The Associated Press ISTANBUL—A top Turkish pianist and composer appeared in court on Thursday to defend himself against charges of offending Muslims and insulting Islam in comments he made on Twitter.
Fazil Say, who has played with the New York Philharmonic, the Berlin Symphony Orchestra and others, is on trial for sending tweets that included one in April that joked about a call to prayer that lasted only 22 seconds.
Say tweeted: “Why such haste? Have you got a mistress waiting or a raki on the table?” Raki is a traditional alcoholic drink made with aniseed. Islam forbids alcohol and many Islamists consider the remarks unacceptable.
Prosecutors in June charged Say with inciting hatred and public enmity, and with insulting “religious values.” He faces a maximum 18 months prison term, although any sentence is likely to be suspended.
Say, who has served as a cultural ambassador for the European Union, rejected the charges and demanded his acquittal, according to the state-run Anadolu Agency.
The trial was adjourned until Feb. 18 and the musician was granted the right not to appear at subsequent court hearings due to his concert schedules.
The prosecution has caused anger among intellectuals in Turkey and escalated concerns over freedom of expression in the country. Hundreds of his fans, supporters and human rights activists went to the courthouse in Istanbul in a show of solidarity, holding up signs that read: “Fazil Say is not alone” and “Free Art, Free World.”
Say, 42, is a strong critic of the Islamic-rooted government of Prime Minister Recep Tayyip Erdogan, a devout Muslim who has preached conservative values, alarming some secular Turks who fear the government plans to make religion part of their lifestyle.
Some have drawn parallels between Say’s case and that of the Russian band Pussy Riot who staged an impromptu punk performance at Moscow’s main cathedral in February in protest against President Vladimir Putin and the Russian Orthodox Church hierarchy. The three women were convicted of hooliganism motivated by religious hatred, but they insist that their protest was political in nature and not an attack on religion.
Turkey has a history of prosecuting its artists and writers, and the European Union has long encouraged the nation to improve freedom of speech if it wants to become a member of the bloc one day.
In a report on Turkey’s progress toward membership issued last week, the EU criticized Turkey for “recurring infringements of the right to liberty and security and to a fair trial, as well as of the freedom of expression.” It said restrictions on media freedoms and an increasing number of court cases against writers and journalists remained “serious issues.”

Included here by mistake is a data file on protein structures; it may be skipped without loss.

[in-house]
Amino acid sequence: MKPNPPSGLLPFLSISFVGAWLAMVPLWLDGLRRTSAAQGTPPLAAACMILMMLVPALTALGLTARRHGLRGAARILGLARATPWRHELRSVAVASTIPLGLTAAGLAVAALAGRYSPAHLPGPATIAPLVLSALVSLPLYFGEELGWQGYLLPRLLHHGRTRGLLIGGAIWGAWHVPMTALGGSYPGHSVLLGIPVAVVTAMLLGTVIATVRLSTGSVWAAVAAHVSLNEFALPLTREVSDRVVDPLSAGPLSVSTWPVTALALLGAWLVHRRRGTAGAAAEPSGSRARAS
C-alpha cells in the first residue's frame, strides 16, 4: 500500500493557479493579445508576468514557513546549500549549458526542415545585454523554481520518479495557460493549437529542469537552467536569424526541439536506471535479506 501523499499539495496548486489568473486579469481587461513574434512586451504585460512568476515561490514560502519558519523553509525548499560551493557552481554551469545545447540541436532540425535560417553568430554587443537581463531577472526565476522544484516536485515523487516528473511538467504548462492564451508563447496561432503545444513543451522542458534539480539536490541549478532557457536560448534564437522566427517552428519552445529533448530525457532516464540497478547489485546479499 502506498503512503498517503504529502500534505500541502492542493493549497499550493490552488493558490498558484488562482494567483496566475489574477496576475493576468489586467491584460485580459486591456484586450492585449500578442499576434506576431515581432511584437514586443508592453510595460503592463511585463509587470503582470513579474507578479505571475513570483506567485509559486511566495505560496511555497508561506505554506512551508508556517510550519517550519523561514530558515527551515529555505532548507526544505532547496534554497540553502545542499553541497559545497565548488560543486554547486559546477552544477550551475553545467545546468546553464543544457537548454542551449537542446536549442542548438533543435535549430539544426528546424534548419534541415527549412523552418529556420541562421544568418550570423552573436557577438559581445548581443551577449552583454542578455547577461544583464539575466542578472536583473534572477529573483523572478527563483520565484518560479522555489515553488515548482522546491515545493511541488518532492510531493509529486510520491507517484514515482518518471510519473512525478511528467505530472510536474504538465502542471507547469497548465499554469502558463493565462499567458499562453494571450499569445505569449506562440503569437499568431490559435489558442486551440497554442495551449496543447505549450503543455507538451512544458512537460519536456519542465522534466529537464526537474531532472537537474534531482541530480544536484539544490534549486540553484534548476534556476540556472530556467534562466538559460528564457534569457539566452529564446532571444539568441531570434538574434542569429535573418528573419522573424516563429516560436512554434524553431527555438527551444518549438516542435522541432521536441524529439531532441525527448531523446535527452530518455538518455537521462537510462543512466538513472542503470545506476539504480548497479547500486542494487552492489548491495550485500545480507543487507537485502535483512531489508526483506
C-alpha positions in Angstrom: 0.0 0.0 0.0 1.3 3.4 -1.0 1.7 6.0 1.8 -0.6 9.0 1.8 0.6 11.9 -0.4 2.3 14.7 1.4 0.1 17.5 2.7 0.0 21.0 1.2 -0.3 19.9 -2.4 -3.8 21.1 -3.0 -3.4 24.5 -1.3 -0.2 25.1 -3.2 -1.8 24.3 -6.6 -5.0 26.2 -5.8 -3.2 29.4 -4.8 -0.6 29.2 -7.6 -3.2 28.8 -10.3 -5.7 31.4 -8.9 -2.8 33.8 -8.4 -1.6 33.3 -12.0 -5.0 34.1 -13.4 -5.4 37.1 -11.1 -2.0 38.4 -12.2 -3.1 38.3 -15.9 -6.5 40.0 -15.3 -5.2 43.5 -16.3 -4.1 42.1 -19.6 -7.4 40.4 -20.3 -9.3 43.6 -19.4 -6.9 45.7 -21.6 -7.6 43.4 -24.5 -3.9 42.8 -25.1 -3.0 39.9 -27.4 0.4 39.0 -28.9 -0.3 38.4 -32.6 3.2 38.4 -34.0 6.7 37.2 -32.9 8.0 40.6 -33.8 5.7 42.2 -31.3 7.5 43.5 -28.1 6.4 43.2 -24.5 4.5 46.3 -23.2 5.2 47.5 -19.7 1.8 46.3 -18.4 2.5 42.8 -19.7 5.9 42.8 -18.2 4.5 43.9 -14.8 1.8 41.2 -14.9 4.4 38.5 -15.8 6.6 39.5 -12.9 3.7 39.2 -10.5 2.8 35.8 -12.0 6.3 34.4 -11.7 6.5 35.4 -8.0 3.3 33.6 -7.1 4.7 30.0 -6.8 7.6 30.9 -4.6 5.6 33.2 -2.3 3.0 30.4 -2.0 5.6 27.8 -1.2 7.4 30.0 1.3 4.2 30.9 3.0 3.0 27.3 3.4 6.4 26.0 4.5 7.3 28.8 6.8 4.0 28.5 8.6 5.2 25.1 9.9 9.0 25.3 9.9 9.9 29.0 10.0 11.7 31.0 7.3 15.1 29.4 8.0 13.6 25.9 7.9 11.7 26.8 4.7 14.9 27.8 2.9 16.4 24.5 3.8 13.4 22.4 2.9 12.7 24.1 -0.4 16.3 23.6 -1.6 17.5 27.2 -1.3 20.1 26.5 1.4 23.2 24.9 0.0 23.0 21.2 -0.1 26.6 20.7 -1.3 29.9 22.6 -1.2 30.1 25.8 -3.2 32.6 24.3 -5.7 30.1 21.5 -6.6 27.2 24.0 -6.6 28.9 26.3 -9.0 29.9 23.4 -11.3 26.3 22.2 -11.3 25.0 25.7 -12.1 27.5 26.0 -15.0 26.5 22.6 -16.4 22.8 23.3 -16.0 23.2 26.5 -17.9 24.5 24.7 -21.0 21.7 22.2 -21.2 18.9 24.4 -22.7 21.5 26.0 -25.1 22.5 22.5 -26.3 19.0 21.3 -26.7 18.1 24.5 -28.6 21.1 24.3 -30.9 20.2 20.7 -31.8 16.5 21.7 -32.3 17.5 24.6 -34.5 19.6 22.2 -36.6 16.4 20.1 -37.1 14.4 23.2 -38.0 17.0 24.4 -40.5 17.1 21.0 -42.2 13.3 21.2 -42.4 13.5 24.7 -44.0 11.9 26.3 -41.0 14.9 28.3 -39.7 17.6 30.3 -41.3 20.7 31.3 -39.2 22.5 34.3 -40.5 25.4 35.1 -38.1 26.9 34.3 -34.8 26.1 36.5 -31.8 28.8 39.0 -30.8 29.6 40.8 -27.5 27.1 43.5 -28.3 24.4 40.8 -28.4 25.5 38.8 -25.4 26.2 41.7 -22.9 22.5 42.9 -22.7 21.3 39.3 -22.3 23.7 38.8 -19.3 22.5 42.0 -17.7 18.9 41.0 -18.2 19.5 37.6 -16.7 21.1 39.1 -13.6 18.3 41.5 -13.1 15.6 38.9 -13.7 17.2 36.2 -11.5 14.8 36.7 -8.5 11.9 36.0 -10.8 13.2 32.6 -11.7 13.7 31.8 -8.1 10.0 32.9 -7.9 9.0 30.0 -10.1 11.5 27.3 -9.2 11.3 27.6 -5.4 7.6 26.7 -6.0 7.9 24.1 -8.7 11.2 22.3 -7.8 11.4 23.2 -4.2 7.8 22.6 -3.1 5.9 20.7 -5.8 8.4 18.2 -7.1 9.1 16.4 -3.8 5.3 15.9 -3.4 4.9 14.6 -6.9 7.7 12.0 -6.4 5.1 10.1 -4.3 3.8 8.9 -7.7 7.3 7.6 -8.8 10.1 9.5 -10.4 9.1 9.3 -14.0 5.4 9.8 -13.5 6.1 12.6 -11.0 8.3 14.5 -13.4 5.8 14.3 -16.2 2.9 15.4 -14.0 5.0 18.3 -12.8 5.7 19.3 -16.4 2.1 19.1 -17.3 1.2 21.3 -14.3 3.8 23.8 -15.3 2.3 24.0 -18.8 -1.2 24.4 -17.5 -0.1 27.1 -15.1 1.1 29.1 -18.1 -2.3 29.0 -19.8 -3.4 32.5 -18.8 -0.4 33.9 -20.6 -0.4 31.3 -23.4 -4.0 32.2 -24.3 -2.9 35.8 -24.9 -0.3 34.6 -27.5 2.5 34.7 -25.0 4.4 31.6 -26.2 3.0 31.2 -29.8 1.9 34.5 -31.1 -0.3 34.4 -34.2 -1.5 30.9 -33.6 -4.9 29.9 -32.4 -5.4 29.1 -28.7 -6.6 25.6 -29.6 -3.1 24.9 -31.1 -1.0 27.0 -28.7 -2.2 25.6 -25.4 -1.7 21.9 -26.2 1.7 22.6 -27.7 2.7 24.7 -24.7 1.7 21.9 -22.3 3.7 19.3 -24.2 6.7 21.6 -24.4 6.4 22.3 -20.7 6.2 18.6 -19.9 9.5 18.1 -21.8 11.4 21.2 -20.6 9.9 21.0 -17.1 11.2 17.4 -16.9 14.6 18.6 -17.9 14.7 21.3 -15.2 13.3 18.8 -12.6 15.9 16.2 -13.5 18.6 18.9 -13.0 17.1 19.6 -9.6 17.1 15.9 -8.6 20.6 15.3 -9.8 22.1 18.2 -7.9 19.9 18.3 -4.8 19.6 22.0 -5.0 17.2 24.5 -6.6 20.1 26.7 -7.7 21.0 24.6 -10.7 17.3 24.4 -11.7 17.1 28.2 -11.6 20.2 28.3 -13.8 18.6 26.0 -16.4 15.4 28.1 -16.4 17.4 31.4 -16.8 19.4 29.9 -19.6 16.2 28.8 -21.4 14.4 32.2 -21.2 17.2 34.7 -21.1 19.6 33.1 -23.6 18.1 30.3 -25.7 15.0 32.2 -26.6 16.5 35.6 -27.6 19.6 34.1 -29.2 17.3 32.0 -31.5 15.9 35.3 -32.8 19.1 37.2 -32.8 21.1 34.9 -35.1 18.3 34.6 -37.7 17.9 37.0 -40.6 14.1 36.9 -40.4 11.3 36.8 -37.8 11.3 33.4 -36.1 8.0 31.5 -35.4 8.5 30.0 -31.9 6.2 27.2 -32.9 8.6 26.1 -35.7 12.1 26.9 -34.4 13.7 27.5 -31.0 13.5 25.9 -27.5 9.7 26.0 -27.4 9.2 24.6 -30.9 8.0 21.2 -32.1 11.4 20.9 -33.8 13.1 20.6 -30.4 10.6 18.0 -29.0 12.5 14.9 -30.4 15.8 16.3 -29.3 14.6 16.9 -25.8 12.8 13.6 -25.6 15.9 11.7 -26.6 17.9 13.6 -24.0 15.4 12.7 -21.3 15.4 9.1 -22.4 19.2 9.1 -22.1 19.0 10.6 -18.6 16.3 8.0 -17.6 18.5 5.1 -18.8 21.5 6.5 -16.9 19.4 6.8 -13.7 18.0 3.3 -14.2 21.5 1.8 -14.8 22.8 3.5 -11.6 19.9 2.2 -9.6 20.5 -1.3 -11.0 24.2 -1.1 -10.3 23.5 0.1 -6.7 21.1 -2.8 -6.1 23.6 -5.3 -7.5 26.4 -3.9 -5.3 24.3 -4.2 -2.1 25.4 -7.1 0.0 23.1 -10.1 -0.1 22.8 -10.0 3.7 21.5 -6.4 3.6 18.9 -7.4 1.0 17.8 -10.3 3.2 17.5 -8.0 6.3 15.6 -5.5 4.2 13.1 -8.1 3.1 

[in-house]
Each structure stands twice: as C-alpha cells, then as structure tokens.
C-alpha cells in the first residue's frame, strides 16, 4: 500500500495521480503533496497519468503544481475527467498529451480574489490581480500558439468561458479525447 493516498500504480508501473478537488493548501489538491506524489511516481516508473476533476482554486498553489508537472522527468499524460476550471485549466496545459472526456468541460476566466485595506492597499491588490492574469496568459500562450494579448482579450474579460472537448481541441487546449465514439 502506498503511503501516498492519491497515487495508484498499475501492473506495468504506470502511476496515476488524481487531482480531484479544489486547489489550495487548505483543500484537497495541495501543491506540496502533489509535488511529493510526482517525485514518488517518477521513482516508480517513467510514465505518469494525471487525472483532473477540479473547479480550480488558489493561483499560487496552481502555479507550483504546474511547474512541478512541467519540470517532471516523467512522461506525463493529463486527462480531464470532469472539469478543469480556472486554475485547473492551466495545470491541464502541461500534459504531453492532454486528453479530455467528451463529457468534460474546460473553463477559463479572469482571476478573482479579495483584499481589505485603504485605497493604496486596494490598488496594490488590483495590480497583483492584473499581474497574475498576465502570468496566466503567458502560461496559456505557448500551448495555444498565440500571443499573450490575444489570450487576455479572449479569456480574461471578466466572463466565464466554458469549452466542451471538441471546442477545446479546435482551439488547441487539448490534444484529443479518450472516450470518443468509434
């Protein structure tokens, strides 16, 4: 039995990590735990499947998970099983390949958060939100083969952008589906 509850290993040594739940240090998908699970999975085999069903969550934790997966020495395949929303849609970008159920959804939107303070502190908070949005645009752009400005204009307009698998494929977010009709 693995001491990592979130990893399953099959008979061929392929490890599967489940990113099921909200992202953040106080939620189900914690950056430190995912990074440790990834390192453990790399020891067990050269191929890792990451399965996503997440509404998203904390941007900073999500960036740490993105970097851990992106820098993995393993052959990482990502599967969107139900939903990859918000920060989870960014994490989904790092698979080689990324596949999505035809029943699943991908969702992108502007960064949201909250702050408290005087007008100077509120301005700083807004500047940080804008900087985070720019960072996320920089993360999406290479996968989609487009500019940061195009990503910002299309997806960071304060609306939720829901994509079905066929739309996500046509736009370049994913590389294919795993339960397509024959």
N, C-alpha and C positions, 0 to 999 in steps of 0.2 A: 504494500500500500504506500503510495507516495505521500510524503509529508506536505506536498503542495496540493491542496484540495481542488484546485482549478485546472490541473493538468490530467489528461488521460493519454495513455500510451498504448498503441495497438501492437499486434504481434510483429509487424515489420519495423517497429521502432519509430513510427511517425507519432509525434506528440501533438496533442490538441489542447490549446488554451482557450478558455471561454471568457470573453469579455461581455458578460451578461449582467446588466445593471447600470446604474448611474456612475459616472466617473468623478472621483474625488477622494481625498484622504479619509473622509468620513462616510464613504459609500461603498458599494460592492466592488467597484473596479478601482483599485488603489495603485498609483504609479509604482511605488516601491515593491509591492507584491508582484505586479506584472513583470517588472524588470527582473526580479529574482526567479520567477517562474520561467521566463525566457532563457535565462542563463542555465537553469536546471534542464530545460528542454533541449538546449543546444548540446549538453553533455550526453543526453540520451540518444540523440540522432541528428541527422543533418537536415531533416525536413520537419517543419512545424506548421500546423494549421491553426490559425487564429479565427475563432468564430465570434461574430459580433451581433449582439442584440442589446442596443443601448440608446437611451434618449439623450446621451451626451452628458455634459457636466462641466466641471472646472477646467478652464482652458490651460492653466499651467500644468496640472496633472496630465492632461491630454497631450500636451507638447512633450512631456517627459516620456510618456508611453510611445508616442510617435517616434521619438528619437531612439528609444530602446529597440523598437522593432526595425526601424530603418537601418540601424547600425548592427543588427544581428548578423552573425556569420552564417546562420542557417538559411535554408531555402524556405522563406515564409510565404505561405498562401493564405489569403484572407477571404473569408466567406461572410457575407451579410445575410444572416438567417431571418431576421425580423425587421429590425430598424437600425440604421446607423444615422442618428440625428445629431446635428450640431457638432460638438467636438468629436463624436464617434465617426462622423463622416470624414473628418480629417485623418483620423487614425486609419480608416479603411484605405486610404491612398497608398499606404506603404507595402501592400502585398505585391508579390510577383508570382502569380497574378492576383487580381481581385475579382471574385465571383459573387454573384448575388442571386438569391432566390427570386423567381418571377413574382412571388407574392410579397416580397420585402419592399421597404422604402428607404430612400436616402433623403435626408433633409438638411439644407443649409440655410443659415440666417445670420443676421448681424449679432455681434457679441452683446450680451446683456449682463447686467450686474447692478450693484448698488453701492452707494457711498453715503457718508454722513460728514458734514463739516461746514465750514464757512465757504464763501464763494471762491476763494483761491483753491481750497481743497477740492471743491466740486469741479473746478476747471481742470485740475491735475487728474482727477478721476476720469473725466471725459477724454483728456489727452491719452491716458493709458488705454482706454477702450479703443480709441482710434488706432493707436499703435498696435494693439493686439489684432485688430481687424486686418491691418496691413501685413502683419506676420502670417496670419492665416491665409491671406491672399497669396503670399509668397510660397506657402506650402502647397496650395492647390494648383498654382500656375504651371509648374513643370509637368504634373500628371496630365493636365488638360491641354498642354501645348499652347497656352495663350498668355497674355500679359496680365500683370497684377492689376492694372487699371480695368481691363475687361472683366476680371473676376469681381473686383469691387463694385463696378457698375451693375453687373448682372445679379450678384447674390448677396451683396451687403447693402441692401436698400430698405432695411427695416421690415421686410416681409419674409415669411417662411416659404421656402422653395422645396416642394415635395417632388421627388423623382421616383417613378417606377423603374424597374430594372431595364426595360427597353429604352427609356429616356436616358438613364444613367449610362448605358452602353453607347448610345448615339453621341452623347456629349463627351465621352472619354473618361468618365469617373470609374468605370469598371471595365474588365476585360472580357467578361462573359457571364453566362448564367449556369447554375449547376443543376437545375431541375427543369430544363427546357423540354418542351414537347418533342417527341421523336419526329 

Turkey’s Nobel laureate Orhan Pamuk has been prosecuted for his comments about the mass killings of Armenians under a law that made it a crime to insult the Turkish identity before the government eased that law in an amendment in 2008. In 2007, ethnic Armenian journalist Hrant Dink, who received death threats because of his comments about the killings of Armenians by Turks in 1915, was shot dead outside his office in Istanbul.
On Thursday, Egemen Bagis, the minister in charge of relations with the EU, suggested the case against Say should be dismissed saying the court should regard Say’s tweets as being within “his right to babble.” However, he criticized the pianist for “insulting people’s faith and values.”
The charges against Say also cite other tweets he sent, including one — based on a verse attributed to famous medieval poet and wine-lover Omar Khayyam — which questioned whether heaven was a tavern or a brothel, because of the promises that wine will flow and each believer will be greeted by virgins.
Say has since closed his Twitter account and has said he plans to leave Turkey for Japan. His lawyer said Say has received some death threats.
The musician, known for his eccentricities on stage, has pressed ahead with concerts and recitals in Turkey despite his legal woes. Last month, he played to a packed auditorium in Ankara where people without tickets were allowed to sit on the steps of the aisles, and received a standing ovation for the recital that included his own compositions influenced by a traditional Turkish string instrument as well as a jazzed-up rendition of Mozart.